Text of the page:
Although you normally only see the Northern Lights from within or close to the Arctic Circle, they are occasionally visible from parts of northern Scotland. Yesterday, however, star gazers from all over the UK were given a real treat when conditions were just right for them to be seen from all over Britain.
The Northern Lights are caused by the interaction of a stream of charged particles escaping the Sun, known as the Solar Wind, with the Earth’s magnetic field and atmosphere.
The Earth’s magnetic field becomes distorted and allows some of these charged particles to enter the atmosphere at the magnetic north and south poles. These charged particles interact with the gases in our atmosphere and make make them glow – just like gas in a fluorescent tube.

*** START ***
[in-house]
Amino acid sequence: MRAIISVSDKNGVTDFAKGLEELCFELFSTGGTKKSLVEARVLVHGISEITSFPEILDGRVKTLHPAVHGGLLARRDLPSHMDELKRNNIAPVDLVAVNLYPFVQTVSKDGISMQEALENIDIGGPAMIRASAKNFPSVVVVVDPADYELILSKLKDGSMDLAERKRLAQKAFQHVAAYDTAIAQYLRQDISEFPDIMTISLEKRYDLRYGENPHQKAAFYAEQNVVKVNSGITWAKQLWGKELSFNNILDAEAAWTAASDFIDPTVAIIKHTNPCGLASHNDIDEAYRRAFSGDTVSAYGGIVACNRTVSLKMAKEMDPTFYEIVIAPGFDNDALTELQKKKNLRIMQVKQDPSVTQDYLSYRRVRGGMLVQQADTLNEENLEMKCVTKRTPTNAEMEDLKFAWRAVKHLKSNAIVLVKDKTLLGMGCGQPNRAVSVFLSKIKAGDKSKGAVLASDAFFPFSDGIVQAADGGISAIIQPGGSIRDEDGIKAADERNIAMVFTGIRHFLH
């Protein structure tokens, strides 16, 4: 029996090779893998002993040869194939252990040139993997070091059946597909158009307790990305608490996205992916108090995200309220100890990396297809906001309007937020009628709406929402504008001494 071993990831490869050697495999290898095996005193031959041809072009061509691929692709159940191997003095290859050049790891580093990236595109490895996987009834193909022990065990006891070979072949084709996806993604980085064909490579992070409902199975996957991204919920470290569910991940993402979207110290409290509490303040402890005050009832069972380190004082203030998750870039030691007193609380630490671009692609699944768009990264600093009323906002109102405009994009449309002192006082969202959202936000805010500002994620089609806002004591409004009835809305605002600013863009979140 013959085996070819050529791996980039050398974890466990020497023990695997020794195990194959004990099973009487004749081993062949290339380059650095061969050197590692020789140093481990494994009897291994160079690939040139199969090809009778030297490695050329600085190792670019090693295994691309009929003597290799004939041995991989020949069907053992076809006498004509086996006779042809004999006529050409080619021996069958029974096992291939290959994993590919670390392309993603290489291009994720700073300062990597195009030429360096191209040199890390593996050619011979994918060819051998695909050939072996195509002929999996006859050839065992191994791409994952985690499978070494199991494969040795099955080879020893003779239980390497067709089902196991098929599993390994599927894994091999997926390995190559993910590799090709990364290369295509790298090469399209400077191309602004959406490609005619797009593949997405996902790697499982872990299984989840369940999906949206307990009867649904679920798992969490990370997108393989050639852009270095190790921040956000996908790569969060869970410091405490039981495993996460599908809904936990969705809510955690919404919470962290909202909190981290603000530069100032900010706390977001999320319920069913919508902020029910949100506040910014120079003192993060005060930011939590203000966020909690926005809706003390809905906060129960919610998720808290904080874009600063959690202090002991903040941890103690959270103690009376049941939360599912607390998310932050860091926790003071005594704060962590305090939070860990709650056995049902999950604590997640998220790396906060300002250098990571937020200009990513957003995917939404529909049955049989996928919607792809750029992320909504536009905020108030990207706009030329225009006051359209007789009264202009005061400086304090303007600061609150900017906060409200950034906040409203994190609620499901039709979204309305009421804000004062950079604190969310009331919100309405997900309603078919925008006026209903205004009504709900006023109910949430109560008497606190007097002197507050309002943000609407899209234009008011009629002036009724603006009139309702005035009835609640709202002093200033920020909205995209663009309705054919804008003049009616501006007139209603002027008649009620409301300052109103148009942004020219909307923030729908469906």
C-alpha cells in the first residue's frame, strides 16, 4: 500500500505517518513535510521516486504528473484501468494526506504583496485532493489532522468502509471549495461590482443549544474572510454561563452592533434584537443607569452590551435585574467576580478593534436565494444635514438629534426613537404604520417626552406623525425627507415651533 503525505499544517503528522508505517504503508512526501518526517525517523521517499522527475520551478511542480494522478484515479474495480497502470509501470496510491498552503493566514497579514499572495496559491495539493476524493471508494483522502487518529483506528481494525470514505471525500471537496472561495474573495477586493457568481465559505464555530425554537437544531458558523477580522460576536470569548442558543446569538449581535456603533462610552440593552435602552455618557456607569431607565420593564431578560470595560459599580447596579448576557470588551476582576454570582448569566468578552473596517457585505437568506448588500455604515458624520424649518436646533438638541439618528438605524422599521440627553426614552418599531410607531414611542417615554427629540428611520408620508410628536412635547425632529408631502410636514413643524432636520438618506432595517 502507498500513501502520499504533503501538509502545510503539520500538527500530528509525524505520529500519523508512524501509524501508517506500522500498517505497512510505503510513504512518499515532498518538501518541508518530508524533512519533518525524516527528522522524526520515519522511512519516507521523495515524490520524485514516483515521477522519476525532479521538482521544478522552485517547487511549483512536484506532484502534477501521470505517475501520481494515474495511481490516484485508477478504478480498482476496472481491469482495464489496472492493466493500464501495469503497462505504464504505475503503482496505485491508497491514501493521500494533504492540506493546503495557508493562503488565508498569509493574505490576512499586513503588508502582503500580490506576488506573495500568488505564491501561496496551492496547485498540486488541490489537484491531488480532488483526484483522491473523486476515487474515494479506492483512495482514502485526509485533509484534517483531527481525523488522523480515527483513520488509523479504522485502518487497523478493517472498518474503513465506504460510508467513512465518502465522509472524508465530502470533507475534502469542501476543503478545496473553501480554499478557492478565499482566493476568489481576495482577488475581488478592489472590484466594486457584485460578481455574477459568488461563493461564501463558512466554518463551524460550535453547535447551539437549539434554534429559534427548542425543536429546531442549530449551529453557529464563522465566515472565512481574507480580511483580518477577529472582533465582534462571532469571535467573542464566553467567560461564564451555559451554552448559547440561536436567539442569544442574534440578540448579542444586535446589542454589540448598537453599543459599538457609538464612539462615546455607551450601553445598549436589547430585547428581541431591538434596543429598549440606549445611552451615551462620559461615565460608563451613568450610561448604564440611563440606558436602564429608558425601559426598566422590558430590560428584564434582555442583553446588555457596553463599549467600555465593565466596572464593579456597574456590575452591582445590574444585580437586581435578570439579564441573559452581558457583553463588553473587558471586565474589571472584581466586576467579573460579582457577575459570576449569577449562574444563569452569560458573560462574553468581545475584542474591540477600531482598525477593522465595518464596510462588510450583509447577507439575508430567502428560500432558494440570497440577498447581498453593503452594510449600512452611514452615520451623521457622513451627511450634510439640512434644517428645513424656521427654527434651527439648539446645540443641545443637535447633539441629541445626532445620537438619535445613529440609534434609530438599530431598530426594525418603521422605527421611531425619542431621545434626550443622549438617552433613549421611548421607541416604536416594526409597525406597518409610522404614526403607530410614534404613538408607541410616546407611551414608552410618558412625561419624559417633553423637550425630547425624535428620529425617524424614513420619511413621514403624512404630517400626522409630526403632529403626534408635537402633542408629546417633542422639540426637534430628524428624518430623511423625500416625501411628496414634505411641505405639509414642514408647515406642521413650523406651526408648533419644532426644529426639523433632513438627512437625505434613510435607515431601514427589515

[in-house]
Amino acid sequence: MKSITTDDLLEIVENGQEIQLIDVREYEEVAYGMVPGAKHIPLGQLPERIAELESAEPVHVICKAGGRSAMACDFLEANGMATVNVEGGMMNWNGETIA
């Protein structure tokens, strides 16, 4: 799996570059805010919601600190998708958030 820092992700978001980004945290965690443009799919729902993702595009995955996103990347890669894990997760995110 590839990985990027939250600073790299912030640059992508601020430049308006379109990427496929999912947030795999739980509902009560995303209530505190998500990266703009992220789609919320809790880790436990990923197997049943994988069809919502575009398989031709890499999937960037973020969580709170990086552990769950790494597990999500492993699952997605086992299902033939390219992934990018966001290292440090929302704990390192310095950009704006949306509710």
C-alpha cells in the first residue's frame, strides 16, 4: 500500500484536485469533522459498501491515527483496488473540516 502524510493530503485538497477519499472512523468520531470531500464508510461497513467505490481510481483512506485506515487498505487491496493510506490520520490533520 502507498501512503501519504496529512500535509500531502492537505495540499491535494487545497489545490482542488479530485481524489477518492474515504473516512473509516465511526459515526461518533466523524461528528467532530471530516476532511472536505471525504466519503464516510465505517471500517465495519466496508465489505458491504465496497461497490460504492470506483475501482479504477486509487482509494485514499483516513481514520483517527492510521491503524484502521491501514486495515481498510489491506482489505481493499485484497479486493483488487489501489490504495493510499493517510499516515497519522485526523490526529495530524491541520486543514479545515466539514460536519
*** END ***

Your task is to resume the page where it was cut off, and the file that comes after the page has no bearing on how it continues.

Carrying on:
The solar wind causes the Earth’s magnetic field lines to momentarily disconnect and it is when these field lines “snap back” into position the charged particles in the atmosphere create the aurora. The more magnetic field lines that disconnect and snap back, the further south the Northern Lights can be seen.
The newspapers are full of wonderful images taken by people from all over the United Kingdom but the best I have seen so far is this time-lapse sequence taken by Beaumaris photographer Kris Williams of the Aurora Borealis Over Penmon, Anglesey.